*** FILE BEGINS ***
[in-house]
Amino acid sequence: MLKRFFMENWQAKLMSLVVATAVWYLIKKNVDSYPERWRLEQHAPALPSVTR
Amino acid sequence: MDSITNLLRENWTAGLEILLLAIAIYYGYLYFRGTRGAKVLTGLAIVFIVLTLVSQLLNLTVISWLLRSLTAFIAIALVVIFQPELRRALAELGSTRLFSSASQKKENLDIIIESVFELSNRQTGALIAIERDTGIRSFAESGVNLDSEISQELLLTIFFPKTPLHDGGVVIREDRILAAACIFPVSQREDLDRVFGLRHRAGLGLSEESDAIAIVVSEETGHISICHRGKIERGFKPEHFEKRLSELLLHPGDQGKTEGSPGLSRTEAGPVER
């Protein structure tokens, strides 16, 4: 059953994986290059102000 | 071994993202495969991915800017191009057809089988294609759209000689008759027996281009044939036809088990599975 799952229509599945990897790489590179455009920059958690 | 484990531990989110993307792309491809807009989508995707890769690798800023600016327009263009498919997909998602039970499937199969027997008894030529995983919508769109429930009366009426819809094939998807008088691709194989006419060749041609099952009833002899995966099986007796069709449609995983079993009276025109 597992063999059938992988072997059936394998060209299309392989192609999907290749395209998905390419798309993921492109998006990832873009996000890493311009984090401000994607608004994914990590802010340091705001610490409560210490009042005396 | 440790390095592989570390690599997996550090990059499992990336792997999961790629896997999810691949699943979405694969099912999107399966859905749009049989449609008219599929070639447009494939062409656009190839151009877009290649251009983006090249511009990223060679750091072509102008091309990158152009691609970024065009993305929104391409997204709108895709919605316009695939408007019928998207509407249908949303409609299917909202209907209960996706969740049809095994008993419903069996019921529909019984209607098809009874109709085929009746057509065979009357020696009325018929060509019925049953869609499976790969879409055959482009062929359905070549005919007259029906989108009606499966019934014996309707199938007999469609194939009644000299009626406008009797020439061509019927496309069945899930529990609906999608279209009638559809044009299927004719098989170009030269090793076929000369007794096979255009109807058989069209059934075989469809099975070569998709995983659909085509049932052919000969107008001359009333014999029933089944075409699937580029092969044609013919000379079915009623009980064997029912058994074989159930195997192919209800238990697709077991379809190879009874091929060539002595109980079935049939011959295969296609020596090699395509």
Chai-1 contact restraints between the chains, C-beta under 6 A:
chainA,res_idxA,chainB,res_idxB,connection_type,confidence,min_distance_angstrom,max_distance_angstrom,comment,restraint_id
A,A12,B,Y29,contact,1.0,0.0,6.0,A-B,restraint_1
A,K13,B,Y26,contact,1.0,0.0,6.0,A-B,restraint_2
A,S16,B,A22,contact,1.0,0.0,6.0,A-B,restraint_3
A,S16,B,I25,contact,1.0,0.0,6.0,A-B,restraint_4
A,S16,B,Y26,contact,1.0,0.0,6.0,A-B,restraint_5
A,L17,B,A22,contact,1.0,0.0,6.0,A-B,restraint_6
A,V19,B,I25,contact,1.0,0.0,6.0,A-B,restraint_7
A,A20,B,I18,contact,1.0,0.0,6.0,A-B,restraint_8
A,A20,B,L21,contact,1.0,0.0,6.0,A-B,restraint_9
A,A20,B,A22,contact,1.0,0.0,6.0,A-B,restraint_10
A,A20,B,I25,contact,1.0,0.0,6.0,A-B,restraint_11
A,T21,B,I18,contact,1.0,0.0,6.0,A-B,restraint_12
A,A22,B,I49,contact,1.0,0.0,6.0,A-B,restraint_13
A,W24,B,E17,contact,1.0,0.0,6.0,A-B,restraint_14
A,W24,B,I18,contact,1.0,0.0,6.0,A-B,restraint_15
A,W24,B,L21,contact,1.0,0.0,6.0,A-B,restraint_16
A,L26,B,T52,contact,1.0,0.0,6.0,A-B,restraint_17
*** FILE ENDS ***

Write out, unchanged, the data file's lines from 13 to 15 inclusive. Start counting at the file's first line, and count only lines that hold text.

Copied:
A,V19,B,I25,contact,1.0,0.0,6.0,A-B,restraint_7
A,A20,B,I18,contact,1.0,0.0,6.0,A-B,restraint_8
A,A20,B,L21,contact,1.0,0.0,6.0,A-B,restraint_9